Jarrod O. Miller, Assistant Professor and Extension Specialist, Agronomy, jarrod@udel.eduAmy L. Shober, Professor and Extension Specialist, Nutrient Management and Environmental Quality, ashober@udel.edu,  Jamie Taraila, Graduate Research Assistant; 

As part of a Northeastern SARE graduate student grant, we used a drone to predict the nitrogen (N) that may be present in cover crops prior to burndown. We flew fields in Laurel, Georgetown, and Harbeson with a readily available consumer drone (Phantom4) equipped with a standard (RGB) camera. Each of the fields were flown prior to cover crop burndown (late April to late May) resulting in 25-100 images per field that had to be stitched together into one image (Figure 1a). The camera captured different wavelengths of light (i.e., red, green, blue) that were reflected by plants which were transformed into the Visible Atmospherically Resistant Index (VARI). This allowed us to estimate plant biomass by comparing VARI values to cover crop biomass that was collected in the field. We collected 10 samples per field, which were dried, weighted, and then analyzed for N content by the UD soil testing lab.

When VARI measurements were compared to cover crop biomass and total N (lbs/acre) we saw a strong relationship in all three fields (Figure 2). Yet, each field had a unique relationship (e.g., different slope or magnitude) due to variability in field characteristics, time of sampling, and type of cover crop. These linear relationships were used to convert VARI to cover crop N content (lbs/acre), as shown in Figure 1b.

Relationships between cover crop weight (biomass) were strong, but improved when converted to lbs N per acre, which indicates how both leaf area and N content (green) may influence the VARI measurements. Cover crop N estimated by VARI do not necessarily represent the actual plant N available from the cover crop; the carbon to nitrogen ratio (C:N) of the cover crop biomass also needs to be assessed to determine the potential for N mineralization to the cash crop. Lower C:N (<20) are desired if you want to assume a net relates of N to the following crop.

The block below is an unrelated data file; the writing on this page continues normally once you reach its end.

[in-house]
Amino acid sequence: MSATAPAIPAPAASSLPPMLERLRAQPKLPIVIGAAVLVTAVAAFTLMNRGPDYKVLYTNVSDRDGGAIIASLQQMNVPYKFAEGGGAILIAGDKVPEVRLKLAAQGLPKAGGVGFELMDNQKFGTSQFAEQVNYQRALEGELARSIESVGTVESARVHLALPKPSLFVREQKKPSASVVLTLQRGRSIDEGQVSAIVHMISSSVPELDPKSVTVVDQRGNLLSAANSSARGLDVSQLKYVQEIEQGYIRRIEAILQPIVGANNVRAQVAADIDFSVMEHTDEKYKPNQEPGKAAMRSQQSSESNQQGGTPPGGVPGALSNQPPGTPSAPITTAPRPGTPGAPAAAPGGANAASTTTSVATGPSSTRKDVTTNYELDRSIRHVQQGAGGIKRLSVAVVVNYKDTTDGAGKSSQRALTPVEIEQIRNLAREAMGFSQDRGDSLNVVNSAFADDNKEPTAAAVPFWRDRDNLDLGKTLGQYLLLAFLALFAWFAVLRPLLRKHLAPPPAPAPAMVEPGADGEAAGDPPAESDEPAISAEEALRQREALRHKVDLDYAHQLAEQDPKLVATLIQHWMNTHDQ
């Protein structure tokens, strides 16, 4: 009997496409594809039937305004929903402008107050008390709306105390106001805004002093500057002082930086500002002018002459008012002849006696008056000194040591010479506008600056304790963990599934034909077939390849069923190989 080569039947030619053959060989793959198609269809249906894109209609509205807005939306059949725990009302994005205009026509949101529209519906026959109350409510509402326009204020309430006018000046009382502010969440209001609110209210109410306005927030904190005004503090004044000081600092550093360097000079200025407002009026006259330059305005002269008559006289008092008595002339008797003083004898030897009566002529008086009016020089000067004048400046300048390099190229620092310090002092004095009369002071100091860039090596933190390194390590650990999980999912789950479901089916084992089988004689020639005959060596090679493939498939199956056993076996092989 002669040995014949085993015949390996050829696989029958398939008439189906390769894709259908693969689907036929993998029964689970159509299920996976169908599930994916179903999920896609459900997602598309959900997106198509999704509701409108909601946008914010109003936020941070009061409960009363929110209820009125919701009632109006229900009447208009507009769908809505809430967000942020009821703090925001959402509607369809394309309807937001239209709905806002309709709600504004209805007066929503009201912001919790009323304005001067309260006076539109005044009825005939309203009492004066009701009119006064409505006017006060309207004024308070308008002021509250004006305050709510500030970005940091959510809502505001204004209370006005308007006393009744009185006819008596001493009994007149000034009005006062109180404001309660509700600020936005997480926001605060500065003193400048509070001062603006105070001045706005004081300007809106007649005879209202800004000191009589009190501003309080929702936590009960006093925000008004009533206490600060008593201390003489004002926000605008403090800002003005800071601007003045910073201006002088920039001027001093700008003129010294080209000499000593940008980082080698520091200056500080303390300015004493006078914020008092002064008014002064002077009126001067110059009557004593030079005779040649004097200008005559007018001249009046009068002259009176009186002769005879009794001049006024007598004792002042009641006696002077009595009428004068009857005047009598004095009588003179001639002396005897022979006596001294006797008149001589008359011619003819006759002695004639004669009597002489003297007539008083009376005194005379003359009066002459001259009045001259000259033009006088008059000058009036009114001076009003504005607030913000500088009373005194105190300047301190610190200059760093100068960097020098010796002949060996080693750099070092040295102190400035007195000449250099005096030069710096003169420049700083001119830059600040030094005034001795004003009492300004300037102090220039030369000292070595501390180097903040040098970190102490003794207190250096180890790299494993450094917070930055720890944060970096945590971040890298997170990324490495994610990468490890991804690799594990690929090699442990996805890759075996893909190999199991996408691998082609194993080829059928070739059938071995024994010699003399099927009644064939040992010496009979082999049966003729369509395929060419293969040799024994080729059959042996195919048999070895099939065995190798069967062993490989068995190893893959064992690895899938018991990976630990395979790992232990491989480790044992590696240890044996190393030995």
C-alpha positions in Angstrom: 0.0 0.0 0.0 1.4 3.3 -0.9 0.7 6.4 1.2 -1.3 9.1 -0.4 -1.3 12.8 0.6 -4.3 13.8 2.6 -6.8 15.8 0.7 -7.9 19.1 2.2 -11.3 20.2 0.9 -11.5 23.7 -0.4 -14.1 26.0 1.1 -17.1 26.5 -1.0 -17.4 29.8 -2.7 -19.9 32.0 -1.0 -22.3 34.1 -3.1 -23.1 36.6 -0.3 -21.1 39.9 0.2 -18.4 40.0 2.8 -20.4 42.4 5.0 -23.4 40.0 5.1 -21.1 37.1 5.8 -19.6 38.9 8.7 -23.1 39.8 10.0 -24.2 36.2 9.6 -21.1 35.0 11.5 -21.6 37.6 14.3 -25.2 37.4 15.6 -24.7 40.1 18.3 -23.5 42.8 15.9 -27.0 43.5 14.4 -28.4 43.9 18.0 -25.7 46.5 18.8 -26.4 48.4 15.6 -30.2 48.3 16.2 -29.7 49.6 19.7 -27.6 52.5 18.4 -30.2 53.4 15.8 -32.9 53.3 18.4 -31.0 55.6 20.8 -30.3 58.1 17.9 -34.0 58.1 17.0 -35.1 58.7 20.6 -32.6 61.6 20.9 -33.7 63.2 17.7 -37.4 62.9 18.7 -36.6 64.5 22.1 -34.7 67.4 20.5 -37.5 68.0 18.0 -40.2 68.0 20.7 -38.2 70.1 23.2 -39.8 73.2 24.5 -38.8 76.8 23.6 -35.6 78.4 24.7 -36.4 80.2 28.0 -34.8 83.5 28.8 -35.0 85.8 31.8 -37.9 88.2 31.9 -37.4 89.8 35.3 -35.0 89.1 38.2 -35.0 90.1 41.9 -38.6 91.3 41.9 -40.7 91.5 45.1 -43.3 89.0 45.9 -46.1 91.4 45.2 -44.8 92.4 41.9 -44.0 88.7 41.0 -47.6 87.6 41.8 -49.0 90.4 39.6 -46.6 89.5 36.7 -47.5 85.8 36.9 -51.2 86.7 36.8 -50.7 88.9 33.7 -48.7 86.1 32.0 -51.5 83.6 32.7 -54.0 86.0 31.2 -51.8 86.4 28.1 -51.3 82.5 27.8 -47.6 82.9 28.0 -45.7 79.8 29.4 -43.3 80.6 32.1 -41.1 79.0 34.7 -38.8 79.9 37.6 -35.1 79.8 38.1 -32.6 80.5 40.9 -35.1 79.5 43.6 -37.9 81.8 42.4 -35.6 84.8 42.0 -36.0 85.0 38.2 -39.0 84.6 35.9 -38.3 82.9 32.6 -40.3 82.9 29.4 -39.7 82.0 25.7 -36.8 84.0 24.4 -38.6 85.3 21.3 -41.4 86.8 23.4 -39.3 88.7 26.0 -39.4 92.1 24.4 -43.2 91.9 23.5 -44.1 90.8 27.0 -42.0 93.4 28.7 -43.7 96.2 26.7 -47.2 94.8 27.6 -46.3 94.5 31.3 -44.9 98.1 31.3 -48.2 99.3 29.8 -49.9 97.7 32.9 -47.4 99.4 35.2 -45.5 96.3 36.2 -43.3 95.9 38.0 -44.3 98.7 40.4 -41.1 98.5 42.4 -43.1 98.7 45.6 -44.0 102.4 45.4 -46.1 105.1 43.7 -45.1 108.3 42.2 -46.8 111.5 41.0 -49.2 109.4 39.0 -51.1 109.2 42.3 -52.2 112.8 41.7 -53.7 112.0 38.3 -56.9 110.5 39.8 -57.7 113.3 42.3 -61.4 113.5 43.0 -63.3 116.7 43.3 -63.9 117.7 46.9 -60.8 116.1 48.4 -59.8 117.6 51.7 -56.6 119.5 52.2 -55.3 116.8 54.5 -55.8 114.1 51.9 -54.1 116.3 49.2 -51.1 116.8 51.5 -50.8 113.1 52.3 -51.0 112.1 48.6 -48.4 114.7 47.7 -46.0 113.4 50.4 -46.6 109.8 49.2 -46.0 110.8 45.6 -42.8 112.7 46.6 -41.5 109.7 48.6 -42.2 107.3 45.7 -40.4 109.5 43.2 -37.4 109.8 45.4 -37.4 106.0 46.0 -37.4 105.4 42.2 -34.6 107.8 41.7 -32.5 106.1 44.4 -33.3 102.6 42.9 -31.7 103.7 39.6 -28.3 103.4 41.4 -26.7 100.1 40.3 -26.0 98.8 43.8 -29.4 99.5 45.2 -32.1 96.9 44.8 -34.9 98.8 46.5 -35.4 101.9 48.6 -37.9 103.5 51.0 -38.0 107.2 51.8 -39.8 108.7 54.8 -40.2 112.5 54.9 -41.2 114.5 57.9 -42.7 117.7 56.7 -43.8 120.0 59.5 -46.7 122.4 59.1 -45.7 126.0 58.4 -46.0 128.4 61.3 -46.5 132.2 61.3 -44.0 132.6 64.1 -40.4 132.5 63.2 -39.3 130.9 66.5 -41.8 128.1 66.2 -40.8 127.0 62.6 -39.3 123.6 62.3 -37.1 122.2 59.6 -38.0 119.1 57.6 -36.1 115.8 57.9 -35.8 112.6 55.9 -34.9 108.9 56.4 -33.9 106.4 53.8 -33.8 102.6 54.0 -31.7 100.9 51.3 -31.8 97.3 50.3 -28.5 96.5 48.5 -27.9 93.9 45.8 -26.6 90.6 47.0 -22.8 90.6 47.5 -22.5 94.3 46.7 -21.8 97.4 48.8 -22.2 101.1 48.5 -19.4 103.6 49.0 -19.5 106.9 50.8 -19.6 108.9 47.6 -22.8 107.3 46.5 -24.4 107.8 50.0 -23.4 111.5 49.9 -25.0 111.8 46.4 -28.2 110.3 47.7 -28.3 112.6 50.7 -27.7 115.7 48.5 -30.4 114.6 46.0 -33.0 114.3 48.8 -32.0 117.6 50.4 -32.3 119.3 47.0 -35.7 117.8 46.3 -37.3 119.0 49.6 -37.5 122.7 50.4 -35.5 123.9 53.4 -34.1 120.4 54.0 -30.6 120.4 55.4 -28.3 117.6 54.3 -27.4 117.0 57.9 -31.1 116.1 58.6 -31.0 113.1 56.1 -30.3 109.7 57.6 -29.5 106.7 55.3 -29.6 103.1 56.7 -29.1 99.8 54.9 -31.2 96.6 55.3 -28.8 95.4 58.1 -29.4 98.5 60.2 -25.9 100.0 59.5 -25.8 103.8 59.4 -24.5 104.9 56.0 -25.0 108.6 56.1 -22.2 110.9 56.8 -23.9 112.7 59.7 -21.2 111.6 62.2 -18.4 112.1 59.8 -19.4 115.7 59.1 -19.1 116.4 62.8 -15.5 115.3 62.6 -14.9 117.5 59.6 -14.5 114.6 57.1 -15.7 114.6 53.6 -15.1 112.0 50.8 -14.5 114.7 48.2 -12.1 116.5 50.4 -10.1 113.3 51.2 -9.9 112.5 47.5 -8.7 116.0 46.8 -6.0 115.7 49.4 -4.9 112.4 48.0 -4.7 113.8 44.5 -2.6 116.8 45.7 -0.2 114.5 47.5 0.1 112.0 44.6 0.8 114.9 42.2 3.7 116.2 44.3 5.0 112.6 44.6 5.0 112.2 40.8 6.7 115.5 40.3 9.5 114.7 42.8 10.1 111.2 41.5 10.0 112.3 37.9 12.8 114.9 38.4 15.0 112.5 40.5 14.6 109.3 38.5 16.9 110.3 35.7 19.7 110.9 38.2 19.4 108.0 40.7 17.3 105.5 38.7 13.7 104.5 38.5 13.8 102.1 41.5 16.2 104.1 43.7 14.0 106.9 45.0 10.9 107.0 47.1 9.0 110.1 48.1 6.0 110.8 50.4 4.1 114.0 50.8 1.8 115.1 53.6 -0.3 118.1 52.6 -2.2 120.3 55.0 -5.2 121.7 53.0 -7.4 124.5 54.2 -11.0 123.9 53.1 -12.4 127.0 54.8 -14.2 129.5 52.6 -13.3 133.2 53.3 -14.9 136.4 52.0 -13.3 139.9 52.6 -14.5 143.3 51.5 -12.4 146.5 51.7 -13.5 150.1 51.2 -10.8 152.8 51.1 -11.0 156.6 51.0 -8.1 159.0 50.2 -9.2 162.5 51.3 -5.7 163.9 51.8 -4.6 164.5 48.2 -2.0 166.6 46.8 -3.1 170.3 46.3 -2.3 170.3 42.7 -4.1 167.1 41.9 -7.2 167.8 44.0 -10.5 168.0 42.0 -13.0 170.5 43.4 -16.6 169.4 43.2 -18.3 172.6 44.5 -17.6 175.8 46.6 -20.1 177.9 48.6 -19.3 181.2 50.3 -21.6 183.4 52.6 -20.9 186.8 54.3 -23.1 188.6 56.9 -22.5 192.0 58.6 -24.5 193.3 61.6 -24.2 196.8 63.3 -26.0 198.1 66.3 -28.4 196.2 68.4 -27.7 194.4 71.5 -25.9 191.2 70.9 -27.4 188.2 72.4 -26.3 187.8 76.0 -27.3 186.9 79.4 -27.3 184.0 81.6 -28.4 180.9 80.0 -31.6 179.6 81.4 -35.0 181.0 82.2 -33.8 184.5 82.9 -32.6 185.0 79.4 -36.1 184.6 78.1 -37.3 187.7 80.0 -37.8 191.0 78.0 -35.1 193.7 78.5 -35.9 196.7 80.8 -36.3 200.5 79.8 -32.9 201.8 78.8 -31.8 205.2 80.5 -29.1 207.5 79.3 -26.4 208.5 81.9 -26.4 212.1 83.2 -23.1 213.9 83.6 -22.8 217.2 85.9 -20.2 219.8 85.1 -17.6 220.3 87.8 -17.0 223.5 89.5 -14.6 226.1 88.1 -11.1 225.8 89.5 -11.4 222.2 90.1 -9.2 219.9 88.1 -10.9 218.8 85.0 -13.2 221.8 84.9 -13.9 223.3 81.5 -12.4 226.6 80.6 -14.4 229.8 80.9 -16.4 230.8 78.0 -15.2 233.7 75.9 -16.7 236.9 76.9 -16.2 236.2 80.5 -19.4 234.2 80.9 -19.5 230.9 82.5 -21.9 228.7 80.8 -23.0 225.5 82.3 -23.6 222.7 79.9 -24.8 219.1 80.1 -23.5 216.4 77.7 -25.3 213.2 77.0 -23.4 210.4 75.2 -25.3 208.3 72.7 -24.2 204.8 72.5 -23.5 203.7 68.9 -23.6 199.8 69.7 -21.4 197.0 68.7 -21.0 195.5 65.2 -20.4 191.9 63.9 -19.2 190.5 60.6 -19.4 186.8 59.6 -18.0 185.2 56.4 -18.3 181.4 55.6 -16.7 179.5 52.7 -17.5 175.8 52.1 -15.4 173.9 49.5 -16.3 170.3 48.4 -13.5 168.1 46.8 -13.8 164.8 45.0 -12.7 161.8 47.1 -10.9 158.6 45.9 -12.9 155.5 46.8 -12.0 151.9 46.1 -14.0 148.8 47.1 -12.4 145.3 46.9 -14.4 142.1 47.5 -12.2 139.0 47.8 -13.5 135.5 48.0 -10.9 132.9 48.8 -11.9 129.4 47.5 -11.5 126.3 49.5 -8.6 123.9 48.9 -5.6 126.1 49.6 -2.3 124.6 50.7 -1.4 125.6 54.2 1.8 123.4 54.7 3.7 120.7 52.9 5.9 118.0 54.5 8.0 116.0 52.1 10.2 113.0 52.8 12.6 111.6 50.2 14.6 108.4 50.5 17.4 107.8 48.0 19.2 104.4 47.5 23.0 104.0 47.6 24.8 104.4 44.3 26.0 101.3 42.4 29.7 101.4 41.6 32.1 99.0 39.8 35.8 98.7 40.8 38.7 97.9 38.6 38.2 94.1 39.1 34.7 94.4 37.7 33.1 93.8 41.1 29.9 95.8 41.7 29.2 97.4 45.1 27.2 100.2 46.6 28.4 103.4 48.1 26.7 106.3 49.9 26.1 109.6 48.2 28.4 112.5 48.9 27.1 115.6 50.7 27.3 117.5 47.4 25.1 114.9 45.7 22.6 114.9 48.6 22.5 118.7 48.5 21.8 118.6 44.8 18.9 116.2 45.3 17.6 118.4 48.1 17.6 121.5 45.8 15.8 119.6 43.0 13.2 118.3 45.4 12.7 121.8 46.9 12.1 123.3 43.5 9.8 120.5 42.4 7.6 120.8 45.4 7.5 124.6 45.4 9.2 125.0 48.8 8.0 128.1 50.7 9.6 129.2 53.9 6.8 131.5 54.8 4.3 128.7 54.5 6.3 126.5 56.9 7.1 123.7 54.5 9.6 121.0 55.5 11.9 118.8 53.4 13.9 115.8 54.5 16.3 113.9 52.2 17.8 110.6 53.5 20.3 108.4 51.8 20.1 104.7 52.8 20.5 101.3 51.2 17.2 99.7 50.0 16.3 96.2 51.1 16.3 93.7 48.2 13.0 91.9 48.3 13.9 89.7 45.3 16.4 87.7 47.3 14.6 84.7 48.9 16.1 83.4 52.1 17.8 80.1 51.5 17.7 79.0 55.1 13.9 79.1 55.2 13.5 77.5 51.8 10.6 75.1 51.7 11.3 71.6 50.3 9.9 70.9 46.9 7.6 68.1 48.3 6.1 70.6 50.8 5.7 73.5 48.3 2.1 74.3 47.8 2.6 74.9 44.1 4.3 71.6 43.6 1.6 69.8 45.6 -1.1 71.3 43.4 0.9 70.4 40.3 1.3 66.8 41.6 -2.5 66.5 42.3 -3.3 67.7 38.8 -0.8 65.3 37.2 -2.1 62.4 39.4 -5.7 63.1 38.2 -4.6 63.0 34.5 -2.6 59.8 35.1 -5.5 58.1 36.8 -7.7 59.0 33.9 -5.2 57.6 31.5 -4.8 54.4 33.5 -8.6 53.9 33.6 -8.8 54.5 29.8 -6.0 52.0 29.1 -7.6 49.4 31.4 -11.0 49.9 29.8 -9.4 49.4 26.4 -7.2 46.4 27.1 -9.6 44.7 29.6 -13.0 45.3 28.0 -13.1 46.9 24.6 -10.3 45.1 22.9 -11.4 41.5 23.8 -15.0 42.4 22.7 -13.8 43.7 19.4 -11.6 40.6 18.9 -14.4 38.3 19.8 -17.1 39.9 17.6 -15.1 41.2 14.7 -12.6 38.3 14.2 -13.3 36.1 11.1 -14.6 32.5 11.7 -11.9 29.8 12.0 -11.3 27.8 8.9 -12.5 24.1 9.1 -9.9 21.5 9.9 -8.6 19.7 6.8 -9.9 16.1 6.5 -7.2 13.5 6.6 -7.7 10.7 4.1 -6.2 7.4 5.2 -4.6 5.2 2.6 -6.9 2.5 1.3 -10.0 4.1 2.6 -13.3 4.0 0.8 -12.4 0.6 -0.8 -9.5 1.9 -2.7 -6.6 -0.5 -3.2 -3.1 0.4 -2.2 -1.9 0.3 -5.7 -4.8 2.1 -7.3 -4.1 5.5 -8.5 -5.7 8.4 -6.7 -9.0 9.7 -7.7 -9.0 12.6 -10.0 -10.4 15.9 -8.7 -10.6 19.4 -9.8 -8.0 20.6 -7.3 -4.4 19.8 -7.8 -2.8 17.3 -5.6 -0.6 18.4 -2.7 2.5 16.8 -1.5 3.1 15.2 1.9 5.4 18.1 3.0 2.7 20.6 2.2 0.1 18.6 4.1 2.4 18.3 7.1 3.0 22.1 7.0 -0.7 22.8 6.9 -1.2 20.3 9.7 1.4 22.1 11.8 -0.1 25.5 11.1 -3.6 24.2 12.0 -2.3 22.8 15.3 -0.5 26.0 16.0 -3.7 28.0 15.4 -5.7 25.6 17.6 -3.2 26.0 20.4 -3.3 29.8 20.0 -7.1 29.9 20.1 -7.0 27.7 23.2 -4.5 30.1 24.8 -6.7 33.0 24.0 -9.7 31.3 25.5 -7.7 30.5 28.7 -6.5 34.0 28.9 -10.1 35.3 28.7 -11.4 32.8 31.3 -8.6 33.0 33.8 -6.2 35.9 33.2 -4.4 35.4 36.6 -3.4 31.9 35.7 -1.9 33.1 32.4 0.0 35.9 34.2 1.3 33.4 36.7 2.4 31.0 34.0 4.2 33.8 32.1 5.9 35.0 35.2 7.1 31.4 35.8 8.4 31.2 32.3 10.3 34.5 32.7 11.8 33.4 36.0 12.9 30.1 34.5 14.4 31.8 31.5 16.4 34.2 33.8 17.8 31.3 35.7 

In the case of the rye cover crops planted in Harbeson (Figure 3) and Georgetown (Figure 4), it is more likely that a portion of the cover crop N will not be immediately available to a newly planted cash crop. The timing of burndown also has an effect on this, where the earlier rye termination in Georgetown resulted in a C:N of 14, while the late May burndown in Harbeson has a C:N of 25. So where 20-80 lbs of N is predicted in some parts of the Harbeson field (Figure 3), it is not as likely to be available compared to the Georgetown field (Figure 4). While we would expect the rye/clover mix in Laurel to provide more N, the late burndown and greater rye biomass resulted in a C:N of 30. Therefore, adding clover may not necessarily result in greater N where rye survival and growth remain higher.

Observations of field variability may be more useful than actual N content. While our estimates (based on VARI and biomass N) suggest that cover crops could provide 70 to 130 lbs N/acre to the next crop, imagery from all three fields show how uneven the distribution of that total N could be. While we estimated that cover crop biomass in most of the Laurel field (Figure 1b) has > 40lbs N/ac across the field, there are pockets where biomass N content is lower. Biomass N distribution is even more variable in the Harbeson field (Figure 3), where most biomass is < 10lbs N/ac with a few patches around 16-20 lbs N/ac. In Georgetown (Figure 4), where winter soil moisture killed many portions of the cover crop, there is a strong contrast between zero cover crop N and 20-200 lbs N/ac.

Mapping cover crops with a standard consumer drone and comparing tissue N samples may provide valuable for farmers in our region, particularly if cover crops were planted with the goal of providing early season N to cash crops. A similar exercise can also be done with satellite imagery instead of a drone, but collection of tissue samples from each field is imperative to account for variability in cover crops biomass, C:N ratios, and field conditions.  Based on this project, each field would need its own analyses.



Sponsored by Northeast SARE


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